"The Python Way"
Robert.Meegan at wcom.com
Fri Jun 4 13:56:43 EDT 1999
On Fri, 4 Jun 1999, Graham Matthews wrote:
> Oh thank you Fredrik for posting the above. Does anyone else consider
> that the above sounds slightly paranoid?
Paranoid is a little harsh, Graham. May I suggest parochial?
> Can I make a suggestion. When
> someone, for example myself, makes a suggestion for adding something
> to Python or changing something, or dare I say it "improving" Python,
> perhaps you could consider the faint possibility that they are not
> trying to "find a way to bend Python into uncomfortable positions",
> but rather they are earnest Python users who happen to have some
> expertise/experience in the new idea being suggested, and think that
> it could not only greatly benefit Python, but also fit in rather well
> with the mystical "Python way".
One problem that exists with suggestions for improvements to Python is that
different people have different ideas about what features are essential to
the language. Most people seem to agree that objects and whitespace are
core features of Python, but others have made (more or less) well-reasoned
arguments pointing out the weaknesses inherent in each of these.
My opinion (which will get you a cup of coffee, if you ever meet me and
profess to share it) is that I would prefer to avoid syntax changes and
keyword additions. I find the following construction to be the height of
and I would hate to see some of the proposed solutions become part of the
language. On the other hand, I think that garbage collection would be a
wonderful feature to add. (I don't like to clean up after myself.)
The decision making process for what gets into Python seems to resemble a
parliamentary government with a strong president. The president runs the
show while the parliment debates. He can't make any major changes that are
directly in conflict with the parliamentary will, but without a concerted
and organized effort parliament doesn't have much say in the way things are
The way to get significant changes incorporated into Python is to discuss
them in this august forum, until a consenus emerges (preferably including a
few key figures). Of course, implementing the change yourself and making it
available to others helps to demonstrate the superiority of your ideas.
Whether this is a good mention of defining a computer language is also
debatable, but without spinning off multiple versions of Python, I can't
foresee any other way.
> In short when someone posts some suggested "improvement" to Python don't
> be so defensive. Open your mind to the possibility that the poster may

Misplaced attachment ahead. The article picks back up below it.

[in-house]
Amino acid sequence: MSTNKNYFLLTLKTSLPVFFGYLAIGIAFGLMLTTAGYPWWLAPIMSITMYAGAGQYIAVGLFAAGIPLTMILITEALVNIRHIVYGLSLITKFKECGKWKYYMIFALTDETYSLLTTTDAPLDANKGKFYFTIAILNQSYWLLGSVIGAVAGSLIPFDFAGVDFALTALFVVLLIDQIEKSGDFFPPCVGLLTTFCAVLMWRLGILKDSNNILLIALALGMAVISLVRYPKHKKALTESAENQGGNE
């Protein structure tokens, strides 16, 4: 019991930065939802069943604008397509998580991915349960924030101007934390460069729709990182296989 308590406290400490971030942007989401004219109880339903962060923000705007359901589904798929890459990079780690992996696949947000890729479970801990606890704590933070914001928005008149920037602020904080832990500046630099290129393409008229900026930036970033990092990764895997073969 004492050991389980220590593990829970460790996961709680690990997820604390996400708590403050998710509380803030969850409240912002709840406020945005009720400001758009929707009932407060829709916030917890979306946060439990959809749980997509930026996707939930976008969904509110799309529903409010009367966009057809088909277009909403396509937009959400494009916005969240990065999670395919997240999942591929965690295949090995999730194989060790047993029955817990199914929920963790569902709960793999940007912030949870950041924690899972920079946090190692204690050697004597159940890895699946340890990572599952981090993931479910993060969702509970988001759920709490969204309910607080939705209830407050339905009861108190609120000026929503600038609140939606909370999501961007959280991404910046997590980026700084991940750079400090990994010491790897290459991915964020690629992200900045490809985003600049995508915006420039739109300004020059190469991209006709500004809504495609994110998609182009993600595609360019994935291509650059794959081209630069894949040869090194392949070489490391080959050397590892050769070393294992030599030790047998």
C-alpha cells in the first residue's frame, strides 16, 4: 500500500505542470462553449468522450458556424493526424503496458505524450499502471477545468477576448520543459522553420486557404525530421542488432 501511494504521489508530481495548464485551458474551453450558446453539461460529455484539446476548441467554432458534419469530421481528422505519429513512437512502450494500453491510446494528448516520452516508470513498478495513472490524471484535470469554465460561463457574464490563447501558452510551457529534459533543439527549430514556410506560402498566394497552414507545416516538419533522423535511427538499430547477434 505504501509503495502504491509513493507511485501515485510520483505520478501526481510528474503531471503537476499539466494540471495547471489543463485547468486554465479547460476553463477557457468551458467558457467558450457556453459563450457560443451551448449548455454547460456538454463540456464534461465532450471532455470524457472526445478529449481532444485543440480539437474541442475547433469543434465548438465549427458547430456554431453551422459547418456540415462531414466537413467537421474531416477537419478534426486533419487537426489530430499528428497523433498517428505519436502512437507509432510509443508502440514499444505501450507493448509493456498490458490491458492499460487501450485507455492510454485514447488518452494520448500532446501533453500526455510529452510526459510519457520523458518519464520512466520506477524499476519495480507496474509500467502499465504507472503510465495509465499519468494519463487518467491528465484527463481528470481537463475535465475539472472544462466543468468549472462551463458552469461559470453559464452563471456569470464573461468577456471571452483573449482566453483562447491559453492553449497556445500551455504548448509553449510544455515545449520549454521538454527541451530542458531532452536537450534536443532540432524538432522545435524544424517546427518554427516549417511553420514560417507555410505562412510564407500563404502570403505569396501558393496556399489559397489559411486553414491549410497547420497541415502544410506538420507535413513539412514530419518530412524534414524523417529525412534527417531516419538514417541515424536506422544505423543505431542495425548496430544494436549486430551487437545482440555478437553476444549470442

> have a point, that they are not trying to bend Python into uncomfortable
> positions, that they may know something about what they are positing
> about, and may even be positing something that would be good for Python.
Unless there are saboteurs from the Perl community lurking amongst us, it's
probable that every suggestion offered is intended to improve Python. With
this in mind, every idea deserves a hearing. Looking at the archives shows
that if an idea has any merit at all a spirited discuss will ensue. The
ideas that fail to attract much attention (either pro or con) are either
self-evidently crucial or much more likely not of interest to anyone but
To choose an (admittedly self-serving) example, the issue of garbage
collection is obviously very important to a lot of people. In the last
year, hardly a month has passed without a motion being brought to the
floor. Perhaps what should be done at this point is for some of the more
vocal and knowledgable members (hopefully not a mutually exclusive
requirement) to create a garbage collection SIG. In that environment a
"best choice" method could be selected and implemented as a patch against
1.5.2. Once released, people could test it and determine whether the
advantages outweigh the disadvantages in the real world. Under those
circumstances it might be possible to decide whether GC belongs as a core
piece of Python 2.0.
The important thing is neither to quash dissent nor to debate the number of
angels that can dance on the head of an object, but to freely share ideas
in the hope of improving both Python and our own pool of knowledge.
This learned opinion is, of course, not worth the bits it's written on.
MCIWorldCom - Cedar Rapids, Iowa
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